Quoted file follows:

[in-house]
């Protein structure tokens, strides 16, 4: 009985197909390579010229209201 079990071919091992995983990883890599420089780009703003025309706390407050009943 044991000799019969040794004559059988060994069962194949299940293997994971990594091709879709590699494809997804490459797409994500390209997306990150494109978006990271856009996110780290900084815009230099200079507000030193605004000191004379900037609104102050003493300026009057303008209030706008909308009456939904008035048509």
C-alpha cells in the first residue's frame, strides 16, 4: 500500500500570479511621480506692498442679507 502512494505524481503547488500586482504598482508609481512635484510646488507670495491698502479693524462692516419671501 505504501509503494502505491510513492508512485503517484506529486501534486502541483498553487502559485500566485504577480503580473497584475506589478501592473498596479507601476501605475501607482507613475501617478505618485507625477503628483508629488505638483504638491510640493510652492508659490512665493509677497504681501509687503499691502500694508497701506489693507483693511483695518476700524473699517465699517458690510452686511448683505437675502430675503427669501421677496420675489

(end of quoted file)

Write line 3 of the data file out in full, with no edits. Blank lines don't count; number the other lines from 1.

C-alpha cells in the first residue's frame, strides 16, 4: 500500500500570479511621480506692498442679507 502512494505524481503547488500586482504598482508609481512635484510646488507670495491698502479693524462692516419671501 505504501509503494502505491510513492508512485503517484506529486501534486502541483498553487502559485500566485504577480503580473497584475506589478501592473498596479507601476501605475501607482507613475501617478505618485507625477503628483508629488505638483504638491510640493510652492508659490512665493509677497504681501509687503499691502500694508497701506489693507483693511483695518476700524473699517465699517458690510452686511448683505437675502430675503427669501421677496420675489